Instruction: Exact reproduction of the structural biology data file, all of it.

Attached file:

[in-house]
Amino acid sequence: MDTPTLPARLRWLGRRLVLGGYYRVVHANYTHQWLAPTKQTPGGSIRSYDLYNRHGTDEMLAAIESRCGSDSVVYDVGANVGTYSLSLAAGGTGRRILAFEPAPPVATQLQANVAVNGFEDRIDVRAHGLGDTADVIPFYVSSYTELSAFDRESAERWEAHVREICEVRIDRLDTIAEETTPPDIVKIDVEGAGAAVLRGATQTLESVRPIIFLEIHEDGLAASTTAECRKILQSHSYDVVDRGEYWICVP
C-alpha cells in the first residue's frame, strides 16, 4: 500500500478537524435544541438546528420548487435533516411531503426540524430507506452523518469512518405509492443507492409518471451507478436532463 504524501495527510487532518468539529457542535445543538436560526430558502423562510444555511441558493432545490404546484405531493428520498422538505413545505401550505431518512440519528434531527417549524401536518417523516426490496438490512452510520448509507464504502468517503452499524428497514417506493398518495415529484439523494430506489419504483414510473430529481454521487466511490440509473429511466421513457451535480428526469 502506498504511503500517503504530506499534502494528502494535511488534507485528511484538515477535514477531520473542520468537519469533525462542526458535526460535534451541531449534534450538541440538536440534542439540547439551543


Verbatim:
[in-house]
Amino acid sequence: MDTPTLPARLRWLGRRLVLGGYYRVVHANYTHQWLAPTKQTPGGSIRSYDLYNRHGTDEMLAAIESRCGSDSVVYDVGANVGTYSLSLAAGGTGRRILAFEPAPPVATQLQANVAVNGFEDRIDVRAHGLGDTADVIPFYVSSYTELSAFDRESAERWEAHVREICEVRIDRLDTIAEETTPPDIVKIDVEGAGAAVLRGATQTLESVRPIIFLEIHEDGLAASTTAECRKILQSHSYDVVDRGEYWICVP
C-alpha cells in the first residue's frame, strides 16, 4: 500500500478537524435544541438546528420548487435533516411531503426540524430507506452523518469512518405509492443507492409518471451507478436532463 504524501495527510487532518468539529457542535445543538436560526430558502423562510444555511441558493432545490404546484405531493428520498422538505413545505401550505431518512440519528434531527417549524401536518417523516426490496438490512452510520448509507464504502468517503452499524428497514417506493398518495415529484439523494430506489419504483414510473430529481454521487466511490440509473429511466421513457451535480428526469 502506498504511503500517503504530506499534502494528502494535511488534507485528511484538515477535514477531520473542520468537519469533525462542526458535526460535534451541531449534534450538541440538536440534542439540547439551543